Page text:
On 19th May, the Friedrich Ebert Foundation hosted a panel discussion in order to present the proposals of the UN Commission on reforming the international monetary and financial system. The experts of the so-called “Stiglitz Commission”, who had gathered in Brussels, however, did not only restrict themselves to presenting their proposals, they also voiced harsh criticism of the results of the G20 Summit and the Larosière Report.
Andrä Gärber, Director of the FES EU-Office Brussels, started the discussion by pointing out that the current discussions around the financial crises are lacking in new ideas and innovations. The panel also agreed that the current global financial and economic crisis can only be tackled with a global response. Hence, not only the G20 were required to provide answers, but also the G192. The fact that the developing and threshold countries had contributed nothing to the financial crisis, but were nevertheless affected by it had to be taken into account in all reform steps. Yaga Venugopal Reddy, Governor of the Reserve Bank of India (RBI) therefore regards the composition of the UN Commission as more representative and target-aimed than those of the Larosière Group.

The objective of the UN Commission, which was set up by the President of the United Nations General Assembly, is to formulate recommendations on reforming of the international monetary and financial systems under the leadership of Nobel Prize winner Professor Joseph Stiglitz. The UN Commission, however, is less concerned with pragmatic measures, which can be directly implemented and more with installing a long-term more stable and sustainable world order, which would benefit all countries. The panel members again and again emphasized that the reform of the global monetary and financial systems is concerned with asking fundamental questions. Appropriately far-reaching are therefore also the proposals of the UN Commission: starting with the industrial nations paying the developing countries 1 % of the stimulus packages via fundamental “Governance” reform of the Bretton Woods Institutions, up to a global reserve monetary system, which John Maynard Keynes has already demanded 75 years ago.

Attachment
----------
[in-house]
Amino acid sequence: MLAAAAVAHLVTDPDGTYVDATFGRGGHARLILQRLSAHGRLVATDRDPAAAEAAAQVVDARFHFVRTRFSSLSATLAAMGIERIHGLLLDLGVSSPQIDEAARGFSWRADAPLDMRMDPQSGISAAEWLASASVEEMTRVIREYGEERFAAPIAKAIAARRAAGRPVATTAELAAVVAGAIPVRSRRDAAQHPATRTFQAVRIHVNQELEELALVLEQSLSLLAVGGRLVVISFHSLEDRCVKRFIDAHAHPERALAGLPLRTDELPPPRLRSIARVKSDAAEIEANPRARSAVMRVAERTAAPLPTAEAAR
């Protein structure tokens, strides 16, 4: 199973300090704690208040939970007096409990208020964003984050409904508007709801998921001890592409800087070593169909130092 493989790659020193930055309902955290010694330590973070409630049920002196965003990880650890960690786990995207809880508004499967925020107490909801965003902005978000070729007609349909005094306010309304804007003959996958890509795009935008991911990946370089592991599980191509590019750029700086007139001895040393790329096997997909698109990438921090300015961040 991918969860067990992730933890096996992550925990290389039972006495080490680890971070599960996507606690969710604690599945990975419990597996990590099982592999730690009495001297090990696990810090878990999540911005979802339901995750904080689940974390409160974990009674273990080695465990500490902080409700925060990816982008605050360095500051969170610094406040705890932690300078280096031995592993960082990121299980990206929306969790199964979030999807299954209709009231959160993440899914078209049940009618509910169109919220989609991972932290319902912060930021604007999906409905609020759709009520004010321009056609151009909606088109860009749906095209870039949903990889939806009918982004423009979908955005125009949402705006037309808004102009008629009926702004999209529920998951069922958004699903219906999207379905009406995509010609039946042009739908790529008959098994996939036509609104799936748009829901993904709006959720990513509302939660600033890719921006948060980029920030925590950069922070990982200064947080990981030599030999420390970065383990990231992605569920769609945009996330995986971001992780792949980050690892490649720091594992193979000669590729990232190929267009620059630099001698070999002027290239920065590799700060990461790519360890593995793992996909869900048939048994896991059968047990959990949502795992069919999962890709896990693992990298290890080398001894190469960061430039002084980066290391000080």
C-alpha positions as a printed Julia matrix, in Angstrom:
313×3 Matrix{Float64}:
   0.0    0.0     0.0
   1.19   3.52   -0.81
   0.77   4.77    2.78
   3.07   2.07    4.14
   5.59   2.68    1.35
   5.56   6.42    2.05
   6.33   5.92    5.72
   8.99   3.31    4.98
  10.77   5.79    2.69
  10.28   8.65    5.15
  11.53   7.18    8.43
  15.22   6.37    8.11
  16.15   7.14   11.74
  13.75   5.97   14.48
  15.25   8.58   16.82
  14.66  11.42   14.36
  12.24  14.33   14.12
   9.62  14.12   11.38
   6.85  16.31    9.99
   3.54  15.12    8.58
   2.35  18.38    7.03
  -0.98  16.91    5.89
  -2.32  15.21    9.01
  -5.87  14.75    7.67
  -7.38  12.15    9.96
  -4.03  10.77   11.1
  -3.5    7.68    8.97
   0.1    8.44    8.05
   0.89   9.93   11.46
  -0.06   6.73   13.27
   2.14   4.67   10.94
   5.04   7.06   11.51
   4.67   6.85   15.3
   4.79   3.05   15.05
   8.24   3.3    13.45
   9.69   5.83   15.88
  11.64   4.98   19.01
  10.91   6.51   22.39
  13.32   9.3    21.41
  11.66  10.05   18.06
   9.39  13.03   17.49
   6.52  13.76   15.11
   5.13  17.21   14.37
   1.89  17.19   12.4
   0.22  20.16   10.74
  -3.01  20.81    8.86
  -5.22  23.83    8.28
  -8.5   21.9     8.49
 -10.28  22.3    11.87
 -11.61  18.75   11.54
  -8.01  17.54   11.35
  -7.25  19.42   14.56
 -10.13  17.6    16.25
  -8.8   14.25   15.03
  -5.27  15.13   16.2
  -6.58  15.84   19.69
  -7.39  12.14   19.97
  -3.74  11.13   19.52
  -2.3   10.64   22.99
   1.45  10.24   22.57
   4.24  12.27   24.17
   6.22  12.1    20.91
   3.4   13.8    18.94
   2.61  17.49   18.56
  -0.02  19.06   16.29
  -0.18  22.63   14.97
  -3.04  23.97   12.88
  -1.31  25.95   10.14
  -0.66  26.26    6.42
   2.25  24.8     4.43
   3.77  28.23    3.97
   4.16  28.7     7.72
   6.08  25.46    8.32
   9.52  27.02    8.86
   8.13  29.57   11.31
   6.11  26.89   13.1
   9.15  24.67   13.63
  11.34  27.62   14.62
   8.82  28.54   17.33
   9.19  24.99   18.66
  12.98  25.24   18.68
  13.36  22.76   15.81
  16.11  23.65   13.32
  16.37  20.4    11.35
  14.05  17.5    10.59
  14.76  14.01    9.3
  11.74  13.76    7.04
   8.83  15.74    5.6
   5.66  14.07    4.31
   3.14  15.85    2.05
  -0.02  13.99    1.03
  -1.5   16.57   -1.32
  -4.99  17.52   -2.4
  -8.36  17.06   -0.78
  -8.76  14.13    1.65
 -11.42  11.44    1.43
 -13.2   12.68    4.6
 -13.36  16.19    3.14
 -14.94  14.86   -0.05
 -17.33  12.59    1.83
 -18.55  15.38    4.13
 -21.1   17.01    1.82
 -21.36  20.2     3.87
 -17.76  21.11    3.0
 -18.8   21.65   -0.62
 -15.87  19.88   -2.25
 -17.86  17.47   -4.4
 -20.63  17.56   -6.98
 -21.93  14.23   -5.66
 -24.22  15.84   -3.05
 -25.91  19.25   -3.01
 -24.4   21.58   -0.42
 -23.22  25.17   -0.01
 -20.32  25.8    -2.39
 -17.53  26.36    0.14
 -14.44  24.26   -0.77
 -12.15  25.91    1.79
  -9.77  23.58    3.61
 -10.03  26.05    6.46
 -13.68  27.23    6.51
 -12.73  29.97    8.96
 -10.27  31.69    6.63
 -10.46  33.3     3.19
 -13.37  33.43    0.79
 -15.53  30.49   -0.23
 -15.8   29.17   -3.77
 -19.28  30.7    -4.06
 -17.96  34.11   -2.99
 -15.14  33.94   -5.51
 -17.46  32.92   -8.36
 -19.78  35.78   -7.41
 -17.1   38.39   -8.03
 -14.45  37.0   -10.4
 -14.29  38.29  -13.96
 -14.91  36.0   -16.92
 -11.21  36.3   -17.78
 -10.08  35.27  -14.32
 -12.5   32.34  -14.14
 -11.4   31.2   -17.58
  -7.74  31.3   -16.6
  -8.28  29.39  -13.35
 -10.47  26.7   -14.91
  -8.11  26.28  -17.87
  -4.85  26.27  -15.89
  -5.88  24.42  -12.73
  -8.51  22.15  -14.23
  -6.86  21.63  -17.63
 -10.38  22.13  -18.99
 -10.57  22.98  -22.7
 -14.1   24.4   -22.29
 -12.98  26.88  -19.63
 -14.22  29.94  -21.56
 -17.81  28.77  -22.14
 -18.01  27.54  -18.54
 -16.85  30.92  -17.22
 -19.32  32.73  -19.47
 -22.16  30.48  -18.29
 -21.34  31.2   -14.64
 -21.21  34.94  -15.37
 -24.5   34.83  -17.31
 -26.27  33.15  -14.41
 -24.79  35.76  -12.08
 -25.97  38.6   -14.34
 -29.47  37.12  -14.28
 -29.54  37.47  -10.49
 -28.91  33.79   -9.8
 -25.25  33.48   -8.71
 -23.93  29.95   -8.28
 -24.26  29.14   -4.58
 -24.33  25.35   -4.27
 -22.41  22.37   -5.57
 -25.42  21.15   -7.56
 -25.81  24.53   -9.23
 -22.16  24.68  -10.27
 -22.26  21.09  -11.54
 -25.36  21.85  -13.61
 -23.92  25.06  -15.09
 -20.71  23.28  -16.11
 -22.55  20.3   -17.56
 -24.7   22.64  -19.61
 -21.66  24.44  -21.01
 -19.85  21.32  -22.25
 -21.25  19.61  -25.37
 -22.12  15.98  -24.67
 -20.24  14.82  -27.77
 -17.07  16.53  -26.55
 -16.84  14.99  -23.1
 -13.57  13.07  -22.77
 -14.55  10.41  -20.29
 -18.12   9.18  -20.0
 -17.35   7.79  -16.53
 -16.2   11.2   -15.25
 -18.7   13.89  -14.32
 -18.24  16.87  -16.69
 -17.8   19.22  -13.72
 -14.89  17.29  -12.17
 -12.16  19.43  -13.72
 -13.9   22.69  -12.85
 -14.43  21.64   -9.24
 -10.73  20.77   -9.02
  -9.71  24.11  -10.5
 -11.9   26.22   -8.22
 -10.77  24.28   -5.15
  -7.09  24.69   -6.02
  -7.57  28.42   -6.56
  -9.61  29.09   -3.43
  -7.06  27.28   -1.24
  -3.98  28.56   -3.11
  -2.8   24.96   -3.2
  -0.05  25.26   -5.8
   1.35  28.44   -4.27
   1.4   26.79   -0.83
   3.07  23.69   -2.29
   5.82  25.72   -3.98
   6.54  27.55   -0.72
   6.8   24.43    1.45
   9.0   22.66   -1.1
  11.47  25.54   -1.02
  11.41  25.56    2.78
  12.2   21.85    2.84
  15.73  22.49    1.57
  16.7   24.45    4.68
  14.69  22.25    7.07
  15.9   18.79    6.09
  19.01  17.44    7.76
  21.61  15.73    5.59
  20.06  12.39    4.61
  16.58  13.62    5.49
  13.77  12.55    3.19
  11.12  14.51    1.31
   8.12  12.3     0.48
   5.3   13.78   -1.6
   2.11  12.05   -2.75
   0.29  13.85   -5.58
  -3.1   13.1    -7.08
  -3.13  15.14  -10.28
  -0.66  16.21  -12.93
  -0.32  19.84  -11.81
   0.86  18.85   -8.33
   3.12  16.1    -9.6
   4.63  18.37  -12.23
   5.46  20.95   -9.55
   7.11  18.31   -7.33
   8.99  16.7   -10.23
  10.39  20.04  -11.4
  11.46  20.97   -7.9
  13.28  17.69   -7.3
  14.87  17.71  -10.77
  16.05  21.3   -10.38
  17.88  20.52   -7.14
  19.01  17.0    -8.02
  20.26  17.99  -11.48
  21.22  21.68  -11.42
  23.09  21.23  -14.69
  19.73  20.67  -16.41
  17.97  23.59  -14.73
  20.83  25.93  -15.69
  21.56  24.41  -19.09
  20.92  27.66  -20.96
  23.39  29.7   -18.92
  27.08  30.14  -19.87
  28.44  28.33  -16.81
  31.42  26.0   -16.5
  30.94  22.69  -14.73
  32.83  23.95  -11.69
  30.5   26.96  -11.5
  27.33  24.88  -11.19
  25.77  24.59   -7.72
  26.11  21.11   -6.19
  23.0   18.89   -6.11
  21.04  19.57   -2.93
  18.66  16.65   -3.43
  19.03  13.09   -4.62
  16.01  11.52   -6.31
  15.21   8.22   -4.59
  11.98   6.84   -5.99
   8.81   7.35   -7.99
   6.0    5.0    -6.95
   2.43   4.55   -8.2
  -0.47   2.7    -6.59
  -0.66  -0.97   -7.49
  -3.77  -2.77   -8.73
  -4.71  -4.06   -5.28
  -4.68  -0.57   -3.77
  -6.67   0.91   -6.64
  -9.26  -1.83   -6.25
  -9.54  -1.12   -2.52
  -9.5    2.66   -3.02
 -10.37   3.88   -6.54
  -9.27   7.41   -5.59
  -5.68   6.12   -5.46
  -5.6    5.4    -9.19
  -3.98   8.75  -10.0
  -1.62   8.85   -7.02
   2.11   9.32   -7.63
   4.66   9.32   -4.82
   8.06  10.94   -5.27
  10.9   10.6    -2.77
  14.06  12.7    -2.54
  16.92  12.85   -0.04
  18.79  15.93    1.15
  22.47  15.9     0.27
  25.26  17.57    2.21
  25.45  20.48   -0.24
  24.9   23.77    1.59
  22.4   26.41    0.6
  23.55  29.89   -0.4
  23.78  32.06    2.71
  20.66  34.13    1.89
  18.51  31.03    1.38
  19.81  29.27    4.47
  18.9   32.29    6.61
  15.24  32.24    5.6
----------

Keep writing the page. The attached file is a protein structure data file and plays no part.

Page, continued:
Further information

Draft of the proposals of the UN Commission